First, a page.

A Content Management Primer

10/11/2011 7:45:49 PM
By PSN Staff

Five applications that effective video management solutions must address


By Steven Vonder Haar

In the emerging world of video management, companies have to think about more than just organizing content. Instead, they have to consider an entire suite of software applications that businesses can use to leverage online video communications in more productive ways. Beyond the scope of traditional library building, here are five applications that effective video management solutions can— and should—address:

Embrace Advanced Search Capabilities: Moving beyond the task of organizing content into viable libraries, video management systems can provide significant value by helping executives tap into specific pieces of relevant content. That means not only finding the right video file but also finding the right passage within a video that delivers the needed piece of information. In many cases, enabling such advanced search capabilities requires extensive logging of topics being address in video content. Executives should be sure to look for solutions that help automate this process as much as possible.

Monitoring Video Versions: The growing popularity of an array of mobile playback devices creates challenges for corporate communicators who aspire to have their content playing across a range of mobile platforms. Each device can support its own type of video format, necessitating the development of tailored files encoded in specific formats to play on a specific device. Video management solutions have to serve as encoding traffic cops, ensuring that the proper videos are encoded to meet the requirements to play on specifically targeted devices and then tracking that the right files are in the right place to serve to the right device at the right time.

Tracking Viewership: Business video analytics is emerging as a key component of any video management solution because these applications keep tabs on the viewership information that can serve as a Rosetta Stone for determining the value of videoenriched communications. Advanced analytics tools can not only track who watches a specific video but also keep tabs on how long they watched a program and track other ways that viewers have interacted with a rich media presentation. The data can be merged with other behavioral and performance data to begin determining the true impact that video communications has on day-to-day business activity. For instance, companies can determine how watching to a certain point in a video correlates with a viewer’s purchase likelihood. This information not only can improve how a company leverages online video but can help them fine-tune the use of videos distributed via other channels, as well.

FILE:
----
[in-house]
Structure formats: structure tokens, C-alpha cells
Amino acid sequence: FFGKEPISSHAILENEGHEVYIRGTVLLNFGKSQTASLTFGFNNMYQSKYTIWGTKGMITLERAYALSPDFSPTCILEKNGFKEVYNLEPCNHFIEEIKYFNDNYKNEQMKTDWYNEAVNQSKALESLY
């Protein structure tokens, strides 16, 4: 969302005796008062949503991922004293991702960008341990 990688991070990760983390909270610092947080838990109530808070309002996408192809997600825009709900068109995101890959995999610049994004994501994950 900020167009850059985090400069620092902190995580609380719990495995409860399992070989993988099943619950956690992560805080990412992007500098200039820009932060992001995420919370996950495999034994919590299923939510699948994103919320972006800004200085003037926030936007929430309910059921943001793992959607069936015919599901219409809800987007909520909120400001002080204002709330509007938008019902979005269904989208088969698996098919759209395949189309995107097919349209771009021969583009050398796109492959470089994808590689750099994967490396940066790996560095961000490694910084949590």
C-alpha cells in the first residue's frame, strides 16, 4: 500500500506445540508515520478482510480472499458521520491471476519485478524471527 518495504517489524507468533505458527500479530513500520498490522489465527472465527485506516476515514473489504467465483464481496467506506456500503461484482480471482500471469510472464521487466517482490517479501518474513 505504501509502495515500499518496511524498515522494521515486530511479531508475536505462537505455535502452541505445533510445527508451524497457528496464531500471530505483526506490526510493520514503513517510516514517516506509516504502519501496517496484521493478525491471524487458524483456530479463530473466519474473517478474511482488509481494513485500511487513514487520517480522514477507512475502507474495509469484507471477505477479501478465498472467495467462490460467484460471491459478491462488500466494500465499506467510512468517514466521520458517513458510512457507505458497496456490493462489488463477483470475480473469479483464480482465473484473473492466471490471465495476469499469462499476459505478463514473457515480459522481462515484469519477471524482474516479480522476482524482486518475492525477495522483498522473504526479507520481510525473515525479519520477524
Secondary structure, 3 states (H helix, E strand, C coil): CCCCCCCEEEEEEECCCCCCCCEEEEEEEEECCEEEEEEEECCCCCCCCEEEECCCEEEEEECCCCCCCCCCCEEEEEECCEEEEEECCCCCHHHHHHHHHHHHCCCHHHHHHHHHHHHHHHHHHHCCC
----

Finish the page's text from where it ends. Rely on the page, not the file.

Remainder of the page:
Integrating Social Media: Business video content only works in outbound communications if a company lets people know that video is available to watch. Social media applications, such as Twitter and Facebook, can play a key role in helping organizations get the word out regarding the availability and relative importance of video that they are distributing. Video management systems that simplify the process of integrating social media features into a distribution platform make it possible for companies to broaden the reach—and the impact —of the videos that they are producing.

Plug Into Existing Infrastructure: As companies use video more and more frequently, one of their top priorities is finding ways to weave video content into their established business operations. Essentially, as video becomes more commonplace, executives will begin to perceive video as something not isolated on its own island but rather as a tool that should be used broadly across the organization.

Steven Vonder Haar is Research Director of Interactive Media Strategies and can be reached at svonder@InteractiveMediaStrategies.com

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